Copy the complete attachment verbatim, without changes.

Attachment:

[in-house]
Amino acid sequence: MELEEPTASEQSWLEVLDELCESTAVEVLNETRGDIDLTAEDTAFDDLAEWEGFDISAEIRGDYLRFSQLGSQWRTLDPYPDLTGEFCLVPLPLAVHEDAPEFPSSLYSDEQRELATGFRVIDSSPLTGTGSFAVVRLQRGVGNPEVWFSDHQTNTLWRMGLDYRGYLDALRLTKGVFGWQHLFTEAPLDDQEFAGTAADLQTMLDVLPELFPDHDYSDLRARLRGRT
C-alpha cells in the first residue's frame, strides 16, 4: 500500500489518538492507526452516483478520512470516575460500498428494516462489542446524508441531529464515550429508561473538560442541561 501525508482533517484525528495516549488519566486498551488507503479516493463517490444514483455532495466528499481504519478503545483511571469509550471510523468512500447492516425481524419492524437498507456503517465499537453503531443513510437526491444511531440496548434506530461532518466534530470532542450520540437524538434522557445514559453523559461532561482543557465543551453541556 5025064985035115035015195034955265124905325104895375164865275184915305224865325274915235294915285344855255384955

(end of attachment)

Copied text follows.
[in-house]
Amino acid sequence: MELEEPTASEQSWLEVLDELCESTAVEVLNETRGDIDLTAEDTAFDDLAEWEGFDISAEIRGDYLRFSQLGSQWRTLDPYPDLTGEFCLVPLPLAVHEDAPEFPSSLYSDEQRELATGFRVIDSSPLTGTGSFAVVRLQRGVGNPEVWFSDHQTNTLWRMGLDYRGYLDALRLTKGVFGWQHLFTEAPLDDQEFAGTAADLQTMLDVLPELFPDHDYSDLRARLRGRT
C-alpha cells in the first residue's frame, strides 16, 4: 500500500489518538492507526452516483478520512470516575460500498428494516462489542446524508441531529464515550429508561473538560442541561 501525508482533517484525528495516549488519566486498551488507503479516493463517490444514483455532495466528499481504519478503545483511571469509550471510523468512500447492516425481524419492524437498507456503517465499537453503531443513510437526491444511531440496548434506530461532518466534530470532542450520540437524538434522557445514559453523559461532561482543557465543551453541556 5025064985035115035015195034955265124905325104895375164865275184915305224865325274915235294915285344855255384955